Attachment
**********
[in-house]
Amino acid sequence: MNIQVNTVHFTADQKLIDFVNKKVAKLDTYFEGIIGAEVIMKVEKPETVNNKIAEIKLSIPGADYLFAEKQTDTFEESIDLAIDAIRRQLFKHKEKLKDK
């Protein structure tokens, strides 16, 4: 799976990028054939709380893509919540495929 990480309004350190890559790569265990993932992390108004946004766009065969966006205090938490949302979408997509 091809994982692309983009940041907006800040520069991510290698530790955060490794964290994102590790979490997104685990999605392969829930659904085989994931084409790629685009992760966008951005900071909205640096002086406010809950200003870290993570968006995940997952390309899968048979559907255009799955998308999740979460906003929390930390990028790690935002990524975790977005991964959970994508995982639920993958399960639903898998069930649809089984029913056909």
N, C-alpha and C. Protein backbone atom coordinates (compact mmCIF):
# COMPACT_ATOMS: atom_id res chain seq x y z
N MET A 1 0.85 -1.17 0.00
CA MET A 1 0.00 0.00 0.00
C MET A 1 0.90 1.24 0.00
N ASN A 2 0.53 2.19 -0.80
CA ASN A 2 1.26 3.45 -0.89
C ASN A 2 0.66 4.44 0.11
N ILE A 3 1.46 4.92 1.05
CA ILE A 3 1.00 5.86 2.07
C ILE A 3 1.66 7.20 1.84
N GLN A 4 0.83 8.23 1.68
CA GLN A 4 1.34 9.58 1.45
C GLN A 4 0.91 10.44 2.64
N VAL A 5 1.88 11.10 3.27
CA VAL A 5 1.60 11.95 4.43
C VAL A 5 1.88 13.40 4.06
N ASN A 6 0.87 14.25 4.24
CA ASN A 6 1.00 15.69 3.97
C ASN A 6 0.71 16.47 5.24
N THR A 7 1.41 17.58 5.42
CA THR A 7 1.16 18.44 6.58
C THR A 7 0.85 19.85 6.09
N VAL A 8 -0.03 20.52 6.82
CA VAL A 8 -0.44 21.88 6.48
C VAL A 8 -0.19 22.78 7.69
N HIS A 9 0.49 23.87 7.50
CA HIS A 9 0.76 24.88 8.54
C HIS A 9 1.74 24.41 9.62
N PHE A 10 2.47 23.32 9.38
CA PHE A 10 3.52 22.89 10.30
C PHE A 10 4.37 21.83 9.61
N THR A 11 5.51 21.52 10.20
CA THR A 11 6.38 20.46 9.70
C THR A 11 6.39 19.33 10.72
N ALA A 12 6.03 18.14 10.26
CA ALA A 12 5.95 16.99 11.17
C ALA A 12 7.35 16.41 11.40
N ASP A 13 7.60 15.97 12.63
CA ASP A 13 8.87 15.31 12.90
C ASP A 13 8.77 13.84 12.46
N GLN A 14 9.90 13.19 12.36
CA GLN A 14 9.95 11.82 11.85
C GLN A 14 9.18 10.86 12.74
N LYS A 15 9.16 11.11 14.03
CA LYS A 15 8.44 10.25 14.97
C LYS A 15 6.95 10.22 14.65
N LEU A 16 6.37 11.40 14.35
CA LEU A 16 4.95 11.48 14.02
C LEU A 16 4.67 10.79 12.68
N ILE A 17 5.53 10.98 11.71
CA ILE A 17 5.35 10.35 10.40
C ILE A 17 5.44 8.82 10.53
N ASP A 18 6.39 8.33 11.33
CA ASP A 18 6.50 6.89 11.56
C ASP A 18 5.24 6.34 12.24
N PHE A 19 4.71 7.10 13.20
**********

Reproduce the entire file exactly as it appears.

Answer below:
[in-house]
Amino acid sequence: MNIQVNTVHFTADQKLIDFVNKKVAKLDTYFEGIIGAEVIMKVEKPETVNNKIAEIKLSIPGADYLFAEKQTDTFEESIDLAIDAIRRQLFKHKEKLKDK
């Protein structure tokens, strides 16, 4: 799976990028054939709380893509919540495929 990480309004350190890559790569265990993932992390108004946004766009065969966006205090938490949302979408997509 091809994982692309983009940041907006800040520069991510290698530790955060490794964290994102590790979490997104685990999605392969829930659904085989994931084409790629685009992760966008951005900071909205640096002086406010809950200003870290993570968006995940997952390309899968048979559907255009799955998308999740979460906003929390930390990028790690935002990524975790977005991964959970994508995982639920993958399960639903898998069930649809089984029913056909």
N, C-alpha and C. Protein backbone atom coordinates (compact mmCIF):
# COMPACT_ATOMS: atom_id res chain seq x y z
N MET A 1 0.85 -1.17 0.00
CA MET A 1 0.00 0.00 0.00
C MET A 1 0.90 1.24 0.00
N ASN A 2 0.53 2.19 -0.80
CA ASN A 2 1.26 3.45 -0.89
C ASN A 2 0.66 4.44 0.11
N ILE A 3 1.46 4.92 1.05
CA ILE A 3 1.00 5.86 2.07
C ILE A 3 1.66 7.20 1.84
N GLN A 4 0.83 8.23 1.68
CA GLN A 4 1.34 9.58 1.45
C GLN A 4 0.91 10.44 2.64
N VAL A 5 1.88 11.10 3.27
CA VAL A 5 1.60 11.95 4.43
C VAL A 5 1.88 13.40 4.06
N ASN A 6 0.87 14.25 4.24
CA ASN A 6 1.00 15.69 3.97
C ASN A 6 0.71 16.47 5.24
N THR A 7 1.41 17.58 5.42
CA THR A 7 1.16 18.44 6.58
C THR A 7 0.85 19.85 6.09
N VAL A 8 -0.03 20.52 6.82
CA VAL A 8 -0.44 21.88 6.48
C VAL A 8 -0.19 22.78 7.69
N HIS A 9 0.49 23.87 7.50
CA HIS A 9 0.76 24.88 8.54
C HIS A 9 1.74 24.41 9.62
N PHE A 10 2.47 23.32 9.38
CA PHE A 10 3.52 22.89 10.30
C PHE A 10 4.37 21.83 9.61
N THR A 11 5.51 21.52 10.20
CA THR A 11 6.38 20.46 9.70
C THR A 11 6.39 19.33 10.72
N ALA A 12 6.03 18.14 10.26
CA ALA A 12 5.95 16.99 11.17
C ALA A 12 7.35 16.41 11.40
N ASP A 13 7.60 15.97 12.63
CA ASP A 13 8.87 15.31 12.90
C ASP A 13 8.77 13.84 12.46
N GLN A 14 9.90 13.19 12.36
CA GLN A 14 9.95 11.82 11.85
C GLN A 14 9.18 10.86 12.74
N LYS A 15 9.16 11.11 14.03
CA LYS A 15 8.44 10.25 14.97
C LYS A 15 6.95 10.22 14.65
N LEU A 16 6.37 11.40 14.35
CA LEU A 16 4.95 11.48 14.02
C LEU A 16 4.67 10.79 12.68
N ILE A 17 5.53 10.98 11.71
CA ILE A 17 5.35 10.35 10.40
C ILE A 17 5.44 8.82 10.53
N ASP A 18 6.39 8.33 11.33
CA ASP A 18 6.50 6.89 11.56
C ASP A 18 5.24 6.34 12.24
N PHE A 19 4.71 7.10 13.20